Skip Navigation

Close and don't show again.

Your browser is out of date.

You may not get the full experience here on National Journal.

Please upgrade your browser to any of the following supported browsers:

Where's All That Salt Come From? CDC Report Has Surprises Where's All That Salt Come From? CDC Report Has Surprises

This ad will end in seconds
Close X

Want access to this content? Learn More »

Forget Your Password?

Don't have an account? Register »

Reveal Navigation



Where's All That Salt Come From? CDC Report Has Surprises

Virtually all Americans eat too much salt and they may not realize which food culprits are the worst, the national Centers for Disease Control and Prevention said on Tuesday. Most sodium in the U.S. diet comes from bread, lunch meat, pizza, chicken, soup, and burgers, the CDC found.

The average American gets 3,300 milligrams of sodium a day even before sprinkling on added salt at the table, the CDC found. This is twice the recommended limit for 60 percent of adults. To come up with the numbers, CDC researchers looked at a 2008 survey asking more than 7,000 American adults and children what they ate.


"About 90 percent of Americans eat more sodium than is recommended for a healthy diet,” the CDC says in its report. The survey found that 10 categories of food accounted for 44 percent of sodium in the U.S. diet. Bread accounted for 7.4 percent, meat for 5 percent, and pizza for nearly 5 percent. Salty snacks such as potato chips weighed in at 3 percent.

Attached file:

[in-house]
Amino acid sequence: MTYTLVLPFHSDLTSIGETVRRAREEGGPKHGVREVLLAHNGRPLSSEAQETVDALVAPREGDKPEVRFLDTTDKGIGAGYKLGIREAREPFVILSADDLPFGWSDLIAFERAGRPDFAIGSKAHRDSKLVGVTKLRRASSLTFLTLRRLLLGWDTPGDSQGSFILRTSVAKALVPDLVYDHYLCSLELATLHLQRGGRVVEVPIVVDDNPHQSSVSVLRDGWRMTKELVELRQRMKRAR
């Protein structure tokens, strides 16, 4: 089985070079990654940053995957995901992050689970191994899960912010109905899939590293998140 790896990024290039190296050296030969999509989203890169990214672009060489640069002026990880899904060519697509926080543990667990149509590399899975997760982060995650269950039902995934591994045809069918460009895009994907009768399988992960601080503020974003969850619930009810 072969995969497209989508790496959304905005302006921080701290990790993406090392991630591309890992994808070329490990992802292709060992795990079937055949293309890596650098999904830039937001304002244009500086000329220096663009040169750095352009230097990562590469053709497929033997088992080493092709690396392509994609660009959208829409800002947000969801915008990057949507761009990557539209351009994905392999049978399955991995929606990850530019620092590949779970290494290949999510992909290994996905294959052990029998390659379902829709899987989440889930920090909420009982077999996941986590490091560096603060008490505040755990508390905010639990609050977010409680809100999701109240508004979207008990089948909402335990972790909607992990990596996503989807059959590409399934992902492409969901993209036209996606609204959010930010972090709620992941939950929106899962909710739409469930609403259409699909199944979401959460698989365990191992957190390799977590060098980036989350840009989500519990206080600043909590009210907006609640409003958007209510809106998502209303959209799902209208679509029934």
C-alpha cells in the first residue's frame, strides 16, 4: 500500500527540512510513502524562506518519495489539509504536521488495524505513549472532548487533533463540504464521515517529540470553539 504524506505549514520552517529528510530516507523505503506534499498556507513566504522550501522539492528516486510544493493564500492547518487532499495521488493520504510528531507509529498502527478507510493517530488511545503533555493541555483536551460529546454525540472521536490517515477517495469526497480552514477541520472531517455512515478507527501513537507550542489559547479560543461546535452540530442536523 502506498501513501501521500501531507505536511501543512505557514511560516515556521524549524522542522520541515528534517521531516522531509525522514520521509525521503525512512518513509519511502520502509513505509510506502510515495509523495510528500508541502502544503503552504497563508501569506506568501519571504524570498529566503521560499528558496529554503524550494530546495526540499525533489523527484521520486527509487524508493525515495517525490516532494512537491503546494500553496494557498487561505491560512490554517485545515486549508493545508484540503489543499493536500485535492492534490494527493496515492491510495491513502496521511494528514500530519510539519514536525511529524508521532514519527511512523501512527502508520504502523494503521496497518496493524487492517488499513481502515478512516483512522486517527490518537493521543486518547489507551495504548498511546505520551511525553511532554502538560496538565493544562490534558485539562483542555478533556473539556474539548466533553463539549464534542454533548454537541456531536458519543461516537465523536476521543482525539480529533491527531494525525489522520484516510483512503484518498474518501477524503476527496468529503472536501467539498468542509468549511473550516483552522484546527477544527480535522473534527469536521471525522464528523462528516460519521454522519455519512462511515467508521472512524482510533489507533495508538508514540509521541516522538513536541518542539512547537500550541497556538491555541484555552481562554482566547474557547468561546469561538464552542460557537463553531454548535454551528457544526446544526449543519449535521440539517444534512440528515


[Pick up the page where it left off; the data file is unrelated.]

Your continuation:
“Together, these results suggest a comprehensive approach is needed that includes reductions in the sodium content in processed foods from stores, restaurants, and other food-service locations,” the report reads.

“Too much sodium raises blood pressure, which is a major risk factor for heart disease and stroke,” CDC Director Dr. Thomas Frieden added in a statement. “These diseases kill more than 800,000 Americans each year and contribute an estimated $273 billion in health care costs.”


The CDC said that 65 percent of sodium comes from food bought at grocery and other retail stories, while 25 percent comes from restaurant foods. The salt shaker is actually not a big contributor. Bread adds up because people eat so much of it even though each slice or roll in itself may not be high in sodium.

 “We’re encouraged that some food manufacturers are already taking steps to reduce sodium,” said Frieden. “Kraft Foods has committed to an average 10 percent reduction of sodium in their products over a two-year period, and dozens of companies have joined a national initiative to reduce sodium. The leading supplier of cheese for pizza, Leprino Foods, is actively working on providing customers and consumers with healthier options. We are confident that more manufacturers will do the same.”

The CDC projects that cutting 1,200 mg a day of salt out of the average American’s diet could save the country $20 billion a year in health costs.

comments powered by Disqus